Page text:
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4 Harsh Truths About Job-Hopping

Today, job-hopping has become a routine occurrence for many people. This number will probably only continue to grow as employers compete to offer employees more perks and benefits.

It wasn’t that long ago that the ultimate career aspiration was to work for the same company for your entire life. Of course, this is no longer likely to happen, given how rapidly technology advances and changes.

There is nothing wrong with changing jobs if you are not happy with your current position. However, it would help if you weighed the pros and cons before making a final decision. If you are tired of the same old routine at work each day, here are some hard truths to consider before heading off to find a new job.

Job Hopping Impairs Your Career Development

Some employers have a policy against employees who have a history of frequent job-hopping. Since you will be leaving your current position and may not explain, employers may blacklist you as someone who will not stay with the company for long. 

Job hopping may cause employers to lose confidence in your work ethic and ability to do the job well, mainly if they frequently see you leave the company without any notice. Therefore, you should carefully consider this before making any decisions to change jobs every few months. The longer you stay in one place, the better opportunities arise for career advancement.

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Job Hopping Means Less Security for You

Job hopping may decrease your chances of getting security for employment benefits and obligations such as health insurance and retirement plans. Some employers will refuse to continue these arrangements if they think you will leave the company soon.

Some companies will ask for a higher deductible for health insurance and more money for retirement plans if you have a history of job-hopping. They do this to recover the losses from hiring new employees who do not last long. 

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Job Hopping Can Affect your Contract

If you have a contract with your employer, there is a chance that it may expire when you leave the company. It means that your employer can legally break the contract and stop paying you. As a result, you may have to fight the company in court to get what the company owes you. It can be very disruptive and costly. You may need to seek a legal advisor who can provide you with employment contract services and advice.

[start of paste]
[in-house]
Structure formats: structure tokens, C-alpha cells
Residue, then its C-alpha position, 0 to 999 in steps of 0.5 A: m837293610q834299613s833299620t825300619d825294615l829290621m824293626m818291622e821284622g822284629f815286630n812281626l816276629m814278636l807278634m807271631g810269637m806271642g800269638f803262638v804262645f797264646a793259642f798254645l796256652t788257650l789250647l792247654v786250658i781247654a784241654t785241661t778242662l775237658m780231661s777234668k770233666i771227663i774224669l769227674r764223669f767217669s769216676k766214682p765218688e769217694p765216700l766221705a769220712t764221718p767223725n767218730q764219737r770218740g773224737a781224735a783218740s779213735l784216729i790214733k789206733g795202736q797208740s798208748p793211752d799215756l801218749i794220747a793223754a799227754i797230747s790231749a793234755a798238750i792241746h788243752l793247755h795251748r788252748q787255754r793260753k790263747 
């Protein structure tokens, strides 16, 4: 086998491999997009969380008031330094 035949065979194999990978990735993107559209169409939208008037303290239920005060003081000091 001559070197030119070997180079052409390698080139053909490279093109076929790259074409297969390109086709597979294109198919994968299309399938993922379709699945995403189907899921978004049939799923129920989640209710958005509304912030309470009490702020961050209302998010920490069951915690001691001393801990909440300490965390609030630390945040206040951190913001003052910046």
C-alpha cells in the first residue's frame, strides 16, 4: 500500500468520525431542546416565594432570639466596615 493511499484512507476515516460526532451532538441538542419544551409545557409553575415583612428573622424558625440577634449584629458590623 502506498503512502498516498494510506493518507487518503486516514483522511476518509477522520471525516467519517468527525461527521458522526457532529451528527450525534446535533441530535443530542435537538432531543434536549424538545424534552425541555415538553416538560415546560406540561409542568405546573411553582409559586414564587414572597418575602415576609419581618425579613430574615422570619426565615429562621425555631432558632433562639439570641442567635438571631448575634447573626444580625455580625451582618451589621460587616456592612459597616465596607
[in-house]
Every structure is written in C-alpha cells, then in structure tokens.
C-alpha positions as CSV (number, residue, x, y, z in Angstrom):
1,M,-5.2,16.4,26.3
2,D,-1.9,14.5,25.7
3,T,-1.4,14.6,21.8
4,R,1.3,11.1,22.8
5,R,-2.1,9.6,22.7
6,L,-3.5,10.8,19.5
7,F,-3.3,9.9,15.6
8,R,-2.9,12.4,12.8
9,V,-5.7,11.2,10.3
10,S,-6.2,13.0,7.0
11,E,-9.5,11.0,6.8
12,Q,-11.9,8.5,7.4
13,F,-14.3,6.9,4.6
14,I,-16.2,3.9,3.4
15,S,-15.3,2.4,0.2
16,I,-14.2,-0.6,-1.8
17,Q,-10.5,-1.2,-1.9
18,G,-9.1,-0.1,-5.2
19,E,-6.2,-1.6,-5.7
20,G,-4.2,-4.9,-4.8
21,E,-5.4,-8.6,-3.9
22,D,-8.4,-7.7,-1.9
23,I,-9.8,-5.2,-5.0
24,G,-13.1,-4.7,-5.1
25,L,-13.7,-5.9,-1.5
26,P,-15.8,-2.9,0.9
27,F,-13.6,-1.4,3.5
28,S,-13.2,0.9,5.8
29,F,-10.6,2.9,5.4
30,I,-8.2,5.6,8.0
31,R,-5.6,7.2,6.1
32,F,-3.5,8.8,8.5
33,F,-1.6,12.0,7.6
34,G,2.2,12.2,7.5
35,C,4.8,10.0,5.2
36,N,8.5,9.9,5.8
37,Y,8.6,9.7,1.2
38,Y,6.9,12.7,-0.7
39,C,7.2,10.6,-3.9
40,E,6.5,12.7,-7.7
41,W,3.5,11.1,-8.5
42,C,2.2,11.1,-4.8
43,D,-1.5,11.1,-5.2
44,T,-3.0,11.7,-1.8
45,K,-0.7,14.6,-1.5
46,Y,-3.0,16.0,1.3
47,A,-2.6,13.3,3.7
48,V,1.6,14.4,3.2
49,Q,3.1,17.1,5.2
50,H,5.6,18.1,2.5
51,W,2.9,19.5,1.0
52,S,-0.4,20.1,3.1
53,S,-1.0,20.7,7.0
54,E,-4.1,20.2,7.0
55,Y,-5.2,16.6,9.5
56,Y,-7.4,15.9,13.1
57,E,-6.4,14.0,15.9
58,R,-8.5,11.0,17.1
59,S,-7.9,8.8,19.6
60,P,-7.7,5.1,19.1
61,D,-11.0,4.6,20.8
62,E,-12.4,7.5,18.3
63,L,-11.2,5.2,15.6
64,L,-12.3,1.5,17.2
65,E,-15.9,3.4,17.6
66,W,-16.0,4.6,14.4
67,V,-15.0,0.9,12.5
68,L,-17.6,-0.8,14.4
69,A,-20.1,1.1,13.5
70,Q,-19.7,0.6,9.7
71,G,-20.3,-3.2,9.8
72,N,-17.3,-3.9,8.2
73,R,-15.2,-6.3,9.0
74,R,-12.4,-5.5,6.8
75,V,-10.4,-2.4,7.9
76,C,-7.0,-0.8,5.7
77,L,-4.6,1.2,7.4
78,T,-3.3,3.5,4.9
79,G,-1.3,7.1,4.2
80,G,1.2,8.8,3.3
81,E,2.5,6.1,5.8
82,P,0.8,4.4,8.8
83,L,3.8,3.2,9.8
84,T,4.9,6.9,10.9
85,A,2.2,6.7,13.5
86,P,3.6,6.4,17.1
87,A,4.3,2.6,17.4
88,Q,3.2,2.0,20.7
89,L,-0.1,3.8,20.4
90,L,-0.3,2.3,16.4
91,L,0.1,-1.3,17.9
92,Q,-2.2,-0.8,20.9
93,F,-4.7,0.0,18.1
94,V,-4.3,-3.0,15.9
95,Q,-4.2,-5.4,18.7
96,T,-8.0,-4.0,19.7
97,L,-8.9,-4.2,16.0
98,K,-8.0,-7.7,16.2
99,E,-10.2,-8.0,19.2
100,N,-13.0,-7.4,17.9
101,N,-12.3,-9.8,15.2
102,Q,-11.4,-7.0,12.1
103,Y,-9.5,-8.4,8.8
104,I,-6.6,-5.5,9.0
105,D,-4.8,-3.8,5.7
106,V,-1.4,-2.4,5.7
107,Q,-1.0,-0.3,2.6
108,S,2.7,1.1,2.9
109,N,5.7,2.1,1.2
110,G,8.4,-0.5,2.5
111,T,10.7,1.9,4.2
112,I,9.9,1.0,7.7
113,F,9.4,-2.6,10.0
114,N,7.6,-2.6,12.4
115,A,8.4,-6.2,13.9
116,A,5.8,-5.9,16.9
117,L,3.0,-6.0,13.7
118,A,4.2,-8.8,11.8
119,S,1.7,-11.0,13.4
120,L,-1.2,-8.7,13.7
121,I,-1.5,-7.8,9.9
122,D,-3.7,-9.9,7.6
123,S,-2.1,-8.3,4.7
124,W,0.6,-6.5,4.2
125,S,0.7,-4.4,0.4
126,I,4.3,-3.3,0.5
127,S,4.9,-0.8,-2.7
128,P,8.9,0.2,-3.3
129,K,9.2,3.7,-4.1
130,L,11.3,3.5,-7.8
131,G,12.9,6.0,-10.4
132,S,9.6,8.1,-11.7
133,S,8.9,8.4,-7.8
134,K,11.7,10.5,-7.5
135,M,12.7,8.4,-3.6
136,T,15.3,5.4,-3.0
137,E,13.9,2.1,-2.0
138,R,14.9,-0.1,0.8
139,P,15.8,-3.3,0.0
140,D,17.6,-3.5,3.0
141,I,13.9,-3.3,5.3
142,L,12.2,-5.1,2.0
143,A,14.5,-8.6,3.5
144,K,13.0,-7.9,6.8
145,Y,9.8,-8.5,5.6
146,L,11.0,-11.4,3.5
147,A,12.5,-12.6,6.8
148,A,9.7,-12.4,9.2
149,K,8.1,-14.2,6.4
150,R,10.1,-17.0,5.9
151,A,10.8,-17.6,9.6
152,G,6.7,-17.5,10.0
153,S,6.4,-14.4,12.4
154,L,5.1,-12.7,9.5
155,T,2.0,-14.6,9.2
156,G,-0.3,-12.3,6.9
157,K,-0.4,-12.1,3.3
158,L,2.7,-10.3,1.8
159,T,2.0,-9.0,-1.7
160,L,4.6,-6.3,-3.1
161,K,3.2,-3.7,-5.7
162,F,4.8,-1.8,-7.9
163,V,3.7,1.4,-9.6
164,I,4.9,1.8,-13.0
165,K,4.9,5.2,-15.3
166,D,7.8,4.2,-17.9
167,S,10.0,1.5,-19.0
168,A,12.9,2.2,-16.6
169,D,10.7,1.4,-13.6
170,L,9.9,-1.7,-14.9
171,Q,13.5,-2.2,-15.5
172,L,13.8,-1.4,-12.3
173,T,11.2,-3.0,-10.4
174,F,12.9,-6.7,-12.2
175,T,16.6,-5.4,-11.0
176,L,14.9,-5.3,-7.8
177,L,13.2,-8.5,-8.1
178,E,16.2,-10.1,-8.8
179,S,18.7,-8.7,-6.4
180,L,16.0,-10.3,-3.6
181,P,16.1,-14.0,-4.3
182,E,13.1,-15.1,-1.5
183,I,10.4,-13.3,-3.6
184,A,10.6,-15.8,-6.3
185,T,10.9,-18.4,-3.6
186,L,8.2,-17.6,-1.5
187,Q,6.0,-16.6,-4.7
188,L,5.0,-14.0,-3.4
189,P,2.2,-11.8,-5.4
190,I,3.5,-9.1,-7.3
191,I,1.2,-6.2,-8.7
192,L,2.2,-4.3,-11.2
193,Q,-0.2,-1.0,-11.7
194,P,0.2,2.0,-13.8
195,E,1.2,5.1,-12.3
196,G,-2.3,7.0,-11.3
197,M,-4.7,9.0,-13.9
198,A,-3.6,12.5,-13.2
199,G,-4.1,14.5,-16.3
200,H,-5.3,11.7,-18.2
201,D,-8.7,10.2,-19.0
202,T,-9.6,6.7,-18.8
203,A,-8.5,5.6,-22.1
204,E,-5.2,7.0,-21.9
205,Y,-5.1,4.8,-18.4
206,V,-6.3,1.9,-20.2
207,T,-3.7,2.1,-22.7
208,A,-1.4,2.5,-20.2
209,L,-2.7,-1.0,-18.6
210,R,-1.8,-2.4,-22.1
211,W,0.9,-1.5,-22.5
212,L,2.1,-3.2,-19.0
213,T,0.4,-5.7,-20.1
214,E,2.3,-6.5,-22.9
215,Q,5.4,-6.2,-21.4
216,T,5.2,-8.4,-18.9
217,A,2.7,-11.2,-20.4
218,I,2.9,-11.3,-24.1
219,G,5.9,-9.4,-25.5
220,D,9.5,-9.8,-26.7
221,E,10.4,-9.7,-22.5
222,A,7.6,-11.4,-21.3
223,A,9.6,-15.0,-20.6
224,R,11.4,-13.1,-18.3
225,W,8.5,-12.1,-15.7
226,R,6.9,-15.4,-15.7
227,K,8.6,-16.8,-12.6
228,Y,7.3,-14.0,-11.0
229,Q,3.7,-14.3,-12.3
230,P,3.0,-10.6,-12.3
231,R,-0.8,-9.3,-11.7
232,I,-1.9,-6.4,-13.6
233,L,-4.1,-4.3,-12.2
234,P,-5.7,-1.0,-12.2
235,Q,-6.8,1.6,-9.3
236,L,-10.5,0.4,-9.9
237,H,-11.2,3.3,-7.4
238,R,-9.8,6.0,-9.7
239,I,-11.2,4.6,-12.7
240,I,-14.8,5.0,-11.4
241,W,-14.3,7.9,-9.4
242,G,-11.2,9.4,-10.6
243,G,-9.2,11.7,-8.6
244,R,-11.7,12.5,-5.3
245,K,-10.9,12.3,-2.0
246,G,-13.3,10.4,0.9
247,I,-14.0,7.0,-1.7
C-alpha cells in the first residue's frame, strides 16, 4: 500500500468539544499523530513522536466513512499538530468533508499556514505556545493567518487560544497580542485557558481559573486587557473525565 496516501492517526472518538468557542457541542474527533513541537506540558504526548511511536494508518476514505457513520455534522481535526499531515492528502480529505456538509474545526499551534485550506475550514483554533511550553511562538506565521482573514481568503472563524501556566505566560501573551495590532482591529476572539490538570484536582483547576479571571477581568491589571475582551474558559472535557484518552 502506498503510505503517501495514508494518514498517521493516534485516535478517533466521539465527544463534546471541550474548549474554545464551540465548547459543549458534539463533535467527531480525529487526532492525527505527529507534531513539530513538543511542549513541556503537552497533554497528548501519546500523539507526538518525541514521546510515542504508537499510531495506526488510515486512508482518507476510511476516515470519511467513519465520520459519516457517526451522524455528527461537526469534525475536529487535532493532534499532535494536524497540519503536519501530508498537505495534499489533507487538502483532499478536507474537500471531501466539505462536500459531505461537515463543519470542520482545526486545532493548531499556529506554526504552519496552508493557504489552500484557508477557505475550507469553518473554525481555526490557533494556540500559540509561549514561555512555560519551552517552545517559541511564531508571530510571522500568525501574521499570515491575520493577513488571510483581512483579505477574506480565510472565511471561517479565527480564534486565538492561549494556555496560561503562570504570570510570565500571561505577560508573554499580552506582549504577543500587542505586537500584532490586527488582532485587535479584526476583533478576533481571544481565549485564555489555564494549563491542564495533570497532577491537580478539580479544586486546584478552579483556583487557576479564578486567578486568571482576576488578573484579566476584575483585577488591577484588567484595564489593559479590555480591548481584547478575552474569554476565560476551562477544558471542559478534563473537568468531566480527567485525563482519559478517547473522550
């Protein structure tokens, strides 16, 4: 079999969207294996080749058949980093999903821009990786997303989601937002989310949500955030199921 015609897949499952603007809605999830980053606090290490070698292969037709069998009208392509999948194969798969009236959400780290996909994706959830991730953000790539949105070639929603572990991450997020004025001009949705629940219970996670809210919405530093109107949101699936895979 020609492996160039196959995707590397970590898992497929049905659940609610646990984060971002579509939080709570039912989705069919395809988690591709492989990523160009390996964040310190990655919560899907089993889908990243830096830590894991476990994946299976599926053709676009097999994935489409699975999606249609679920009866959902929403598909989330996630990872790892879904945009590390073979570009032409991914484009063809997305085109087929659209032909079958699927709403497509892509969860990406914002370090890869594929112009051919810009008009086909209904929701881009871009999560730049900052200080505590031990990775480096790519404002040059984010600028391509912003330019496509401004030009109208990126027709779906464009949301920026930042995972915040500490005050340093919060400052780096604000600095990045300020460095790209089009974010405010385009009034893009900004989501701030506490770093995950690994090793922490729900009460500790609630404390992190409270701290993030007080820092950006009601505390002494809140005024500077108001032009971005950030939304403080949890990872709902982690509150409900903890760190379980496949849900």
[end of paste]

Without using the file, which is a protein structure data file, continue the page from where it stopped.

There are some instances where you can negotiate with your employer to pay you a sum of money to settle the contract dispute. However, it depends on how hard you have worked for the company and how long you worked there. 

Changing Jobs Means Changing Pay

One of the biggest reasons employees decide to quit their jobs and look for a new one is to get a higher salary. It is a great reason to make the switch, especially if your employer underpays you for your work. Unfortunately, there is no guarantee that your next employer will be willing to give you a raise in pay or even as much as your current salary.

It could very well go down instead of up. It is difficult to predict what your next paycheck will be. However, you can negotiate a raise before you accept a new position.  The good news is that many employers are willing to hire people with a history of job-hopping.

This means that you may negotiate with them to keep their benefits and privileges if you take their first offer. However, it would be best if you prepared that the pay rise may not go as high as you anticipated and most likely will not compensate for the cost of changing jobs.

It would help if you also ensured that the company was stable enough and reputable before accepting a new offer.

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